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A Black mentor speaks in front of a crowd of students at the Stand Up Conference.

Success in a different colour: 10 years of the
Stand Up Young Men’s Conference

By Shellene Drakes-Tull

 

For 10 years, TDSB Principals Gary Crossdale and Ainsworth Morgan have hosted the Stand Up Young Men’s Conference, which pairs young male students from all backgrounds with more than 50 Black male mentors — entrepreneurs, lawyers, businessmen, small business owners, and more — for a day of learning and sharing.

“Whether you’re white, brown, Black in that crowd of kids and you’re seeing all these men in front of you that are very successful, you see that success can look different,” explains Gary. “For the kids who look like these men, they can aspire to be like them. Even if you don’t look like them, you can still aspire to be like them.”

Gary and Ainsworth were both working in Regent Park — Gary as a Principal and Ainsworth a teacher — and a lot of Black male students struggling, disengaged and not reaching their potential. Gary had the idea to create a conference where boys were mentored by successful Black men.

Gary asked Ainsworth to find Black male mentors to participate. “I told him getting mentors is the least of your worries — there’ll be more than enough men who want to do this,” says Ainsworth. “It’s great to see the men who continually come back each year because not only is it important for them to connect with the young people here, but with each other.”

A mentor speaks as three young Black students look on at the Stand Up Conference

Getting the blueprint for success

Raphael Fixton Waugh, an officer with the Toronto Police Service, has been the Stand Up in-house deejay since the beginning. “Changing the colour of success has always been the theme of Stand Up,” he explains. “In my job as a police officer, the majority of officers are white males. By these youths coming to see that they are Black men in all those fields, it shows them that they can do it too. They can grow up in Regent Park and become a police officer or teacher or lawyer or doctor or whatever the case. The sky’s the limit.”

Community outreach worker Kenneth Slater agrees. “Stand Up gives the students an opportunity to come and see all the people here are men of colour. You leave with the impression that it’s possible to live in Regent Park and do great things in life. These mentors have given us some of the blueprint on how to do that.”

    

The two conference organizers pose for the camera

The strength of Black male mentors

At the conference, held in May, you could feel the energy percolating as the students made their way into the auditorium. Ontario Superior Court Justice Donald McLeod opened the day by singing the national anthem.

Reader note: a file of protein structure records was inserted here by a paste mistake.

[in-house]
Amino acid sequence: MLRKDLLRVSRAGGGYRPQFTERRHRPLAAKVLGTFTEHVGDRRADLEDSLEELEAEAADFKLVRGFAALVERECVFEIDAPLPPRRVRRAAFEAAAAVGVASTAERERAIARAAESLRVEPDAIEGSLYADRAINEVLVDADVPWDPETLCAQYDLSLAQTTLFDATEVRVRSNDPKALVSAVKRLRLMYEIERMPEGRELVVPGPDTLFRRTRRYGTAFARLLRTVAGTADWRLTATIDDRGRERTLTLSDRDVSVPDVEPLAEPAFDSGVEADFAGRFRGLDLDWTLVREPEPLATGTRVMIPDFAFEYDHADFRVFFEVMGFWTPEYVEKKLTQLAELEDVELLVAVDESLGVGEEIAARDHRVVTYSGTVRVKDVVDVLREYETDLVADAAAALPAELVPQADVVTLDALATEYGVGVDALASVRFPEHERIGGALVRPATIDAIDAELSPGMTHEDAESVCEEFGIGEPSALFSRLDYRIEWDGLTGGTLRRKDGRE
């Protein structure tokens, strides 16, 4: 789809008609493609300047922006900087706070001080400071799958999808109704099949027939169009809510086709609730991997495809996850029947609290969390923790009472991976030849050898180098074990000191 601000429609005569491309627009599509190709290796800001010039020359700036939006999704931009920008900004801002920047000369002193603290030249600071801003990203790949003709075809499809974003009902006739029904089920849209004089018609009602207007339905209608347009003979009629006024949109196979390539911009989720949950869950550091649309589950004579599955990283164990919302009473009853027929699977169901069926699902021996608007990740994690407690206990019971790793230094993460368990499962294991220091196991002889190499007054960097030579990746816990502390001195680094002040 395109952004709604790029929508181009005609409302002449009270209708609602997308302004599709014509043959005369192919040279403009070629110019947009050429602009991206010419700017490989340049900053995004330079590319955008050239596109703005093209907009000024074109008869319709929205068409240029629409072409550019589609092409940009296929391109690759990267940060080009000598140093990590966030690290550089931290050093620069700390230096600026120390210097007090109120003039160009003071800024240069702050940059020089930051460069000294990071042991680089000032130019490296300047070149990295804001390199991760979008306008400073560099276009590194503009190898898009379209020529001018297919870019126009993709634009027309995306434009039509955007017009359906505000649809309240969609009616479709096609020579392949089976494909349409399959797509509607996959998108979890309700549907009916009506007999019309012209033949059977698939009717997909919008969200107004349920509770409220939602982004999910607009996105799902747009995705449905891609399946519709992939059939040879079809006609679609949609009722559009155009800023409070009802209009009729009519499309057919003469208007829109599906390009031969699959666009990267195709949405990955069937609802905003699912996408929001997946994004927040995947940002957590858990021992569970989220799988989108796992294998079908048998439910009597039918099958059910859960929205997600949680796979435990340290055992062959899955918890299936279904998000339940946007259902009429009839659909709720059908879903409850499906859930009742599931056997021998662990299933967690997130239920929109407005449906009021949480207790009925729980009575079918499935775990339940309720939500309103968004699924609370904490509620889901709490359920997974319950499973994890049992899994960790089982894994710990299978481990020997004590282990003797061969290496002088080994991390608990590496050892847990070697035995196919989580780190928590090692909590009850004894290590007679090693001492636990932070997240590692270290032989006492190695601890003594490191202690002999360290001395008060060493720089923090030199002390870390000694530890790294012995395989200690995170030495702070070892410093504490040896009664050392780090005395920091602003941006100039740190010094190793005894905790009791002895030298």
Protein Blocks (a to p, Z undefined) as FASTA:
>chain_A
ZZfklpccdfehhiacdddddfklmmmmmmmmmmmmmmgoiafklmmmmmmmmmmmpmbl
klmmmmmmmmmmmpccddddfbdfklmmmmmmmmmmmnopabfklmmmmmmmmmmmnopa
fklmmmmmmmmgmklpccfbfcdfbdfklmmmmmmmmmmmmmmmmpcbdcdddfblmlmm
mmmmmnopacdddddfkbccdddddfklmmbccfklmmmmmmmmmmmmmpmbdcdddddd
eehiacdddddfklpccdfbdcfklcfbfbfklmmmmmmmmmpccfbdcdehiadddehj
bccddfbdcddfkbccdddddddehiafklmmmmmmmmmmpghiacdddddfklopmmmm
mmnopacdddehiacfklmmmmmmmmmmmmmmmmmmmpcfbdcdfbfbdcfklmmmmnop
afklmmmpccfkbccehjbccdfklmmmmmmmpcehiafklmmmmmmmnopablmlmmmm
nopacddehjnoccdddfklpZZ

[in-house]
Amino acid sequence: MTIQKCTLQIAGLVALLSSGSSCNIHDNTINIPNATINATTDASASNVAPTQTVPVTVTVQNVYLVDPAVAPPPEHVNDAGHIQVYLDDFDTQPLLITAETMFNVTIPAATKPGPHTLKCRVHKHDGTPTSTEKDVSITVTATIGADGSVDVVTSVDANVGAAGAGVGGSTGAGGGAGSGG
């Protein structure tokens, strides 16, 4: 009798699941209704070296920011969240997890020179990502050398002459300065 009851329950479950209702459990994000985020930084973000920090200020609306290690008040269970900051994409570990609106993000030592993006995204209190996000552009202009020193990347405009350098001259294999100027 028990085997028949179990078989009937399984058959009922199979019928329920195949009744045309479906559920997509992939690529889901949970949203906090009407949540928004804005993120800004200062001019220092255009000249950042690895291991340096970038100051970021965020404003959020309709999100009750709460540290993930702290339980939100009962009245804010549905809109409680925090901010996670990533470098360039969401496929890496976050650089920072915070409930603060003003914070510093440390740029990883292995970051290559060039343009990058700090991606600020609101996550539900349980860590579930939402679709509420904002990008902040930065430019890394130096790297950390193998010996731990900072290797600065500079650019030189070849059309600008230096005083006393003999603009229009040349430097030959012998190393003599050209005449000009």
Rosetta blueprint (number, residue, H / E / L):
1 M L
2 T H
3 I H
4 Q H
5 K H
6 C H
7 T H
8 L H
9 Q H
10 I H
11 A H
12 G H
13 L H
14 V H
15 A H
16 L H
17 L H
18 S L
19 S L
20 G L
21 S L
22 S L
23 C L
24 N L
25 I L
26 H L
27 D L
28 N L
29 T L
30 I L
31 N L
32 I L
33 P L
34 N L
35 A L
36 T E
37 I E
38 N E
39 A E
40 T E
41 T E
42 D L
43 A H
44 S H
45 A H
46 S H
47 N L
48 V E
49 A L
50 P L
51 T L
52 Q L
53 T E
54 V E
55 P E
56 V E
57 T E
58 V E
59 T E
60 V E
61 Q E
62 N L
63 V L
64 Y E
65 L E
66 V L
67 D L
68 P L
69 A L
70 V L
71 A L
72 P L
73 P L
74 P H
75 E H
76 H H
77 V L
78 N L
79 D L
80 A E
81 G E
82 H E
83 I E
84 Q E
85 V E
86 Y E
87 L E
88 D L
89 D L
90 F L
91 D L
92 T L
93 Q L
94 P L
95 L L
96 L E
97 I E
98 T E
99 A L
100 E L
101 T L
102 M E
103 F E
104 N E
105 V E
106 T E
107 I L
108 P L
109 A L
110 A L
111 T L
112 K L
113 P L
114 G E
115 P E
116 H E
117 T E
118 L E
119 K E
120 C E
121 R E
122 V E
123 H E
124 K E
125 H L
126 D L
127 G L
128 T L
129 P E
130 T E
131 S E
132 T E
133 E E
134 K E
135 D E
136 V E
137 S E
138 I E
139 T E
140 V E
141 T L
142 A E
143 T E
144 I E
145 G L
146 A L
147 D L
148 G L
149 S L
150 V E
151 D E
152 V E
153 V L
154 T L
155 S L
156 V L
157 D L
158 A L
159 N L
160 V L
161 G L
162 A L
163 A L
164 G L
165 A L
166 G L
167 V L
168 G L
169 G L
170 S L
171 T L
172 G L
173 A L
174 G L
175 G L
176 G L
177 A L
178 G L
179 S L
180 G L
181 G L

TDSB Executive Superintendent, Equity and Engagement, Jim Spryropoulos addressed the students and teachers, focusing on the mentors. “Thank you for giving us what you have and please continue to keep coming because I know, just by looking at you sitting here and then by listening to your voices, these young men may feel that they have another caring adult in their lives. And that will automatically improve the trajectory that they’re on towards future success.”  

A neighbourhood officer with the Toronto Police Service in the Regent Park area, Edward Parks has been a Stand Up mentor for five years. “Being a man of colour, this uniform is huge,” he says. “There’s an individual behind the uniform that is the same as they are, who’s has been through the same experiences that they’ve had, who’s had the same struggle. If I did it, they can do it.”

Neil LeGrande has been a Stand Up mentor since 2009. He hosted a goal setting workshop this year. “Even though it’s a small session, hopefully the students can learn from my mistakes,” he explains. “Don’t do that, I’ve already done it—it doesn’t work. Stay in school, that’s the important thing. Get an education. When you have that, it’s going to open up so many doors. If you don’t have an education, those opportunities aren’t there.”

A TDSB student listens to a speaker at the Stand Up Conference.

 

 What did our students say?

“I learned from the people speaking that you have to give everything you do your hardest effort to get the best things in life. I also learned that you should let go of your past and bad experiences.”

-Allan Zong, Grade 7, Sprucecourt Public School

 “I learned so much at the Stand Up Young Men’s Conference. I learned that it’s better to be yourself than to be someone else. I also learned that it’s very difficult to move on in life, but if you keep going, you will reach your goal.”

-Arch Russel Roque, Grade 8, Sprucecourt Public School

 

 “At the Stand Up conference, I learned the meaning of being the best you. During the conference we learned the many types of success criteria and how to prepare yourself for the future. We also learned that success can’t always come from being perfect.”

-Ridwan Ahmed, Grade 7, Sprucecourt Public School

 

“It was important to participate so we could talk to people with a higher knowledge to help us set our future paths. We get to know how to choose good paths and avoid bad paths.”

-Daneil Wang, Grade 7, Sprucecourt Public School

 


 

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A lover of stories and a wordsmith, Shellene Drakes-Tull has been a communicator in both the corporate world and in media for more than 15 years. Through telling the stories of TDSB students and educators, she hopes others are inspired to create more equitable, anti-racist and anti-oppressive school environments.

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